Judicial candidates running as “The Magnificent Eleven” received a slap down Friday.
The Standing Committee for Judicial Ethics and Election Practices decided a fundraiser organized by their campaign consultant David Thomas violated a judicial canon .
For their 11 opponents, this is welcome news.
Judicial ethics complaints are effective campaign tools because an opinion like this one suggests some candidates don’t follow, know or understand the rules governing judicial campaigns. If a candidate doesn’t know how to follow campaign rules, what does that say about his or her grasp of other complex issues?
For the Magnificent Eleven, this is not so great, even though they can say they relied on the expertise of their political consultant.
Thomas organized the Sept. 1 event where contributors were asked to give one check to Thomas’ Policy Communications, and the money would be divided equally among the 11.
Thomas thought he was being innovative by grouping 11 candidates, dubbing them “The Magnificent Eleven,” and promoting them as a unit.
He was at least partially wrong. The committee concluded candidates for judgeships can do group campaign events, but cannot do group fundraisers because that is soliciting funds for another candidate and that is not allowed. The canon banning that is supposed to prevent judges and judicial candidates “from abusing the prestige of judicial office to advance the interests of others.”
A minority thought judicial candidates should be able to raise funds as a group for efficiency’s sake.
Since this is a nonbinding advisory opinion and the standing committee was divided, Thomas predicted the issue ultimately will be decided either in federal court or by the Nevada Supreme Court as a constitutional issue.
Who are the Magnificent Eleven? Family Court Judge Bill Gonzalez is the only incumbent and only Republican. The others are Gloria Sturman, Ron Israel, Jerry Wiese, Rob Bare, Gayle Nathan, Nancy Allf (Thomas’ wife), Susan Scann, Phil Dabney, Vincent Ochoa and Kristine Kuzemka. Besides being “magnificent,” they are “highly qualified” and “experienced.” Or so read the invitation.
The invitation was not an endorsement, which would have been another violation, but the committee commented that “less hyperbole might be viewed by some as more consistent with the decorum appropriate to persons pursuing judicial office.”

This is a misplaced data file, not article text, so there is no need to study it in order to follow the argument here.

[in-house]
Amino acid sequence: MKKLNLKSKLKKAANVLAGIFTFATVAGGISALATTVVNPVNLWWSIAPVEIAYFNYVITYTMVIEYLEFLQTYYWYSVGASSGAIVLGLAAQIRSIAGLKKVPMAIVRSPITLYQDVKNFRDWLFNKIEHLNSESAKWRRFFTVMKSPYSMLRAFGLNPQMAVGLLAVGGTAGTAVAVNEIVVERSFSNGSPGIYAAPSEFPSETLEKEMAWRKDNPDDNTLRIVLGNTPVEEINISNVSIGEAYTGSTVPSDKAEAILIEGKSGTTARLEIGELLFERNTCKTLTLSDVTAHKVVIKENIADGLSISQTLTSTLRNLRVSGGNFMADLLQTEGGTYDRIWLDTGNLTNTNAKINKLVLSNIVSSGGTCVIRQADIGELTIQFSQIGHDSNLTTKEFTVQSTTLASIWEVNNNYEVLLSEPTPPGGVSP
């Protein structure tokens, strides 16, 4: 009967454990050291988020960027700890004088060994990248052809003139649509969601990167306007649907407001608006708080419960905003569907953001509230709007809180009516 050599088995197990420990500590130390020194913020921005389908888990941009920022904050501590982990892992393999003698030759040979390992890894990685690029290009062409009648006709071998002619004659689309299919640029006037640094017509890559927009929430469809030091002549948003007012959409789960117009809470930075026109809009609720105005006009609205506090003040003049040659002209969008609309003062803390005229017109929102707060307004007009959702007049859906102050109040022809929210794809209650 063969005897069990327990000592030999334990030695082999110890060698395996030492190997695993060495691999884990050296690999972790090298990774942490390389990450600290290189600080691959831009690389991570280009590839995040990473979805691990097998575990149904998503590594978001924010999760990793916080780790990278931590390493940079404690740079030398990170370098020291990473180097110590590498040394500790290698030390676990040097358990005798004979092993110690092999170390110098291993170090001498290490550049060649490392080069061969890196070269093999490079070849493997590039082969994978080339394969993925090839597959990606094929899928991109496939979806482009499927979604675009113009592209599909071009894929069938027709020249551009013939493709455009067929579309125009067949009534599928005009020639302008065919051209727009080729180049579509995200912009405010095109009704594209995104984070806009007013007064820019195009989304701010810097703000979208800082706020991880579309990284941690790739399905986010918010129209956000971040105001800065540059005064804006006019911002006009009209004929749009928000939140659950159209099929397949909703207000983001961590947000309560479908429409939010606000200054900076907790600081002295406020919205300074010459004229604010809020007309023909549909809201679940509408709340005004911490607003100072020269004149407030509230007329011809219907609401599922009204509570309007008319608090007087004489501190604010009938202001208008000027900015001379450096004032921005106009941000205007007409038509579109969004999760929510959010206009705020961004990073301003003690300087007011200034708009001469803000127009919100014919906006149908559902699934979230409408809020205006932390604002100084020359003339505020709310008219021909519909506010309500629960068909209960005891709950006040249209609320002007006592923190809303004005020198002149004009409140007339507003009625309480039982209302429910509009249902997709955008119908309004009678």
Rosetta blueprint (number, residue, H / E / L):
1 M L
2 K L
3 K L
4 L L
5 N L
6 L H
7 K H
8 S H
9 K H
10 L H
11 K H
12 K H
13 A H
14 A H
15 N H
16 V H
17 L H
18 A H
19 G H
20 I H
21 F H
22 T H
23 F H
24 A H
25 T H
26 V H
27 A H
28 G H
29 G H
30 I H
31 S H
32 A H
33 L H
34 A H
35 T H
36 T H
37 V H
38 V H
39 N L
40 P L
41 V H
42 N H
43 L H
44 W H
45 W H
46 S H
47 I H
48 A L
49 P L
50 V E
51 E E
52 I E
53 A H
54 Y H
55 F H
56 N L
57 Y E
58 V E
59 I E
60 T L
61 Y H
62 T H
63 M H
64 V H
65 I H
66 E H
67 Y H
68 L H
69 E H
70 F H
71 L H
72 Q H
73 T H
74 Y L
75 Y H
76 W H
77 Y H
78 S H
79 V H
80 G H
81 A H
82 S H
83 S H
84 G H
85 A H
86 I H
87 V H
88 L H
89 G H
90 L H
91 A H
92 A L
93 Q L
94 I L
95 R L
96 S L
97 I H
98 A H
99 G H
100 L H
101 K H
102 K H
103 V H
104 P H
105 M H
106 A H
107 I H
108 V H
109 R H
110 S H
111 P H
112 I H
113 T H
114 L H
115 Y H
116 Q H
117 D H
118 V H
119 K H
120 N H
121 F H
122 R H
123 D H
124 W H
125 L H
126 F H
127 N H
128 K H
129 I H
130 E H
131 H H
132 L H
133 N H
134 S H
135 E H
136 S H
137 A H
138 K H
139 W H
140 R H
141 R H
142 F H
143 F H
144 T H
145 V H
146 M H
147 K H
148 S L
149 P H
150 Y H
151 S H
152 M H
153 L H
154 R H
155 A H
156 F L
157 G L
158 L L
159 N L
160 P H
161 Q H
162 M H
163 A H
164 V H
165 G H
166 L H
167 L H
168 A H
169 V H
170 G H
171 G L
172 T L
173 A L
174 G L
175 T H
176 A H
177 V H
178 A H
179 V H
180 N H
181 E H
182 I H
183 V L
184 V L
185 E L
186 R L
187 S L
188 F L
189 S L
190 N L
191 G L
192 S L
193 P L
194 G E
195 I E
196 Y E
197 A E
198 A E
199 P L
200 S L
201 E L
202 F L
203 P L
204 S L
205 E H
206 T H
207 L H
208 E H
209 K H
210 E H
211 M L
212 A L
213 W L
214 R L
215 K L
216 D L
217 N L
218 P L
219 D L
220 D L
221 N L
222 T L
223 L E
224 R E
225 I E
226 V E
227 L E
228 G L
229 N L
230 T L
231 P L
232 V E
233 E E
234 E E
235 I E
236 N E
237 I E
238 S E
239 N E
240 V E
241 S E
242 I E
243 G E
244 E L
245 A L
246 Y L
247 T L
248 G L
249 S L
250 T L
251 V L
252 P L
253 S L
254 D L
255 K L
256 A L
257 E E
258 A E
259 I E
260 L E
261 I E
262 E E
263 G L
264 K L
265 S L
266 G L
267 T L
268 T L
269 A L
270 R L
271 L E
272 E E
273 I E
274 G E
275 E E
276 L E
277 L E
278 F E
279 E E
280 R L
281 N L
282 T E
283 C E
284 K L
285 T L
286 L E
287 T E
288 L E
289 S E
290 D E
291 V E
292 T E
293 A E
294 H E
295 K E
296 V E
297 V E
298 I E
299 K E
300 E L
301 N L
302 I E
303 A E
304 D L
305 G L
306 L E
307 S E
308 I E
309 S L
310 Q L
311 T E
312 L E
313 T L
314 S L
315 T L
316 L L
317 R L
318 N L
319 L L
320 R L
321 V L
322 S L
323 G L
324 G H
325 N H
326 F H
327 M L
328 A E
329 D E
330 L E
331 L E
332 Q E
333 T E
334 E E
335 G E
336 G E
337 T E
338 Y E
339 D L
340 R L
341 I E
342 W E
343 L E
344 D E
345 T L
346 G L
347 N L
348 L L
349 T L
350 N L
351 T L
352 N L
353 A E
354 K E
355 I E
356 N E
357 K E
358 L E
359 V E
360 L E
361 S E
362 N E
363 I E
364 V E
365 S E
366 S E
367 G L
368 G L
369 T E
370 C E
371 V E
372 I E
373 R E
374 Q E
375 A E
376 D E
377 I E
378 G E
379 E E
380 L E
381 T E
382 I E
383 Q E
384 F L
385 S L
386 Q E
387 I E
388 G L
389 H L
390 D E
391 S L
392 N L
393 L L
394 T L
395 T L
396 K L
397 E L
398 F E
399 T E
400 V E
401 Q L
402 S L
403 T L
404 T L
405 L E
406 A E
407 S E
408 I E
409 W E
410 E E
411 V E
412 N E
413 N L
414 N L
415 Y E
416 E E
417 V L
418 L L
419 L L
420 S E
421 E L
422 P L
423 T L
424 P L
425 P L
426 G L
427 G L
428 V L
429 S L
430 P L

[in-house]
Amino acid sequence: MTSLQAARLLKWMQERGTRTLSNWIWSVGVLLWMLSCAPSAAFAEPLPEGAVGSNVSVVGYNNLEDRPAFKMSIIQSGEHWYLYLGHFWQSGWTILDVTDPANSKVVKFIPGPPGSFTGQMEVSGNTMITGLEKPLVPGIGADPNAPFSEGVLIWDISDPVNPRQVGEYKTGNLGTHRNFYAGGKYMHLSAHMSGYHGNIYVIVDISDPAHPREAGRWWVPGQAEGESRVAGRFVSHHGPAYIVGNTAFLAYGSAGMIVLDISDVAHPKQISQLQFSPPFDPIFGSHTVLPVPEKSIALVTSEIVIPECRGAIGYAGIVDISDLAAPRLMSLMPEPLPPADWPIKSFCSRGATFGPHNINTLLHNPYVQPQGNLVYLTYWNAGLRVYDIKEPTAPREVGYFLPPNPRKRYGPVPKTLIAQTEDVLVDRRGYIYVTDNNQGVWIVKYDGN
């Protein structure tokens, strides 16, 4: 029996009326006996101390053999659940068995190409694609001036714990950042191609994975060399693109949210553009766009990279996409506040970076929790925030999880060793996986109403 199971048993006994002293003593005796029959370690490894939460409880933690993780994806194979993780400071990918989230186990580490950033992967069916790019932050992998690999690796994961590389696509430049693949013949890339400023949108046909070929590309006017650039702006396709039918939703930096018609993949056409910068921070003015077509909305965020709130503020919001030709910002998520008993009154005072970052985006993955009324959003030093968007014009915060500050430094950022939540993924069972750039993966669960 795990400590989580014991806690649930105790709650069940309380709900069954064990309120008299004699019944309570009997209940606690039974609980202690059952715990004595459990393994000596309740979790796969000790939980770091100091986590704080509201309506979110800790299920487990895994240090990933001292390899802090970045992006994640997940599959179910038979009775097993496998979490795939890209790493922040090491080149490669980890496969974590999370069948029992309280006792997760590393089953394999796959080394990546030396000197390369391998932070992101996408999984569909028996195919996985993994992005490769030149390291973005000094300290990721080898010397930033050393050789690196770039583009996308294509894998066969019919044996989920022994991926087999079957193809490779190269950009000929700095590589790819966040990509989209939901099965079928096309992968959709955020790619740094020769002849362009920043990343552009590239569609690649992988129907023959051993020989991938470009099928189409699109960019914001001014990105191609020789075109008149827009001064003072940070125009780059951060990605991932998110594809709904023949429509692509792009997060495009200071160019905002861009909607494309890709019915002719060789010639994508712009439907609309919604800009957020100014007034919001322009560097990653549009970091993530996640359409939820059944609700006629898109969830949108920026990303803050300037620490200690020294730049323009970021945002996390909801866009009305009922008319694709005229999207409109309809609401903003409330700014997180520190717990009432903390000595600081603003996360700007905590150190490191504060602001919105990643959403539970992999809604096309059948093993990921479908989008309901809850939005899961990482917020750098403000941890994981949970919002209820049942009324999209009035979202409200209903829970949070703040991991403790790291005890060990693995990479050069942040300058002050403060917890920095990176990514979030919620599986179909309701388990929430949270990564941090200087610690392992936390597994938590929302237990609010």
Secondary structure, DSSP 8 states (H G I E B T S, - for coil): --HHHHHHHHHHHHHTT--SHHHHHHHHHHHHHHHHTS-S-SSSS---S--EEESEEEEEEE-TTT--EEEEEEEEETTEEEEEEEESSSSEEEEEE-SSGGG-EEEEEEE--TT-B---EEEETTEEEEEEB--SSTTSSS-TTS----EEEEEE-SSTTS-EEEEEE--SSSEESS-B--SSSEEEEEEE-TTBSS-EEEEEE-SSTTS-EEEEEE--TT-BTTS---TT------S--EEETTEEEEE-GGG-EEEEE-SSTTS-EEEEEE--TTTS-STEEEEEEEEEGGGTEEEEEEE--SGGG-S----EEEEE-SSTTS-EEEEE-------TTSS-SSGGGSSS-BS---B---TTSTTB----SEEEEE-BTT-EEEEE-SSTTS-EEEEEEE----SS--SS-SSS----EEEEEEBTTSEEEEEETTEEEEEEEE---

Even before the advisory opinion was published, Thomas said he won’t be doing it again because the event only raised about $7,500. He believes the candidates would do better if they hold their own events since $7,500 split 11 ways isn’t a real pot of gold.
But wait, there’s more.
A second complaint about the same fundraiser was filed recently with the Secretary of State’s Election Integrity Task Force on behalf of Jack Howard, who said the fundraiser created a “slush fund” for his opponent, Ron Israel.
Howard’s campaign consultant Gary Gray contends this is an ethical violation because when the candidates report the contributions, the original donors won’t be disclosed on their reports. Hiding the identity of a contributor goes against Nevada’s campaign laws that say you cannot make a contribution in the name of another person.
Thomas said he would be happy to provide all the names of contributors and the amounts if I wanted to publish them, showing he had no intent to deceive.
Who knows what the secretary of state will decide, especially since Thomas discussed the fundraiser with the chief elections deputy, Matt Griffin, before it was held.
Would-be judges are questioning their opponents’ truthfulness, even their grasp of the law, throwing out terms like slush fund and money laundering.
For me, it’s another reason to support a merit selection system of picking judges.
Three of Thomas’ 11 judicial clients start aggressive television ads next week, the subject of my Monday column.
Jane Ann Morrison’s column appears Monday, Thursday and Saturday. E-mail her at Jane@reviewjournal.com or call (702) 383-0275. She also blogs at lvrj.com/blogs/morrison.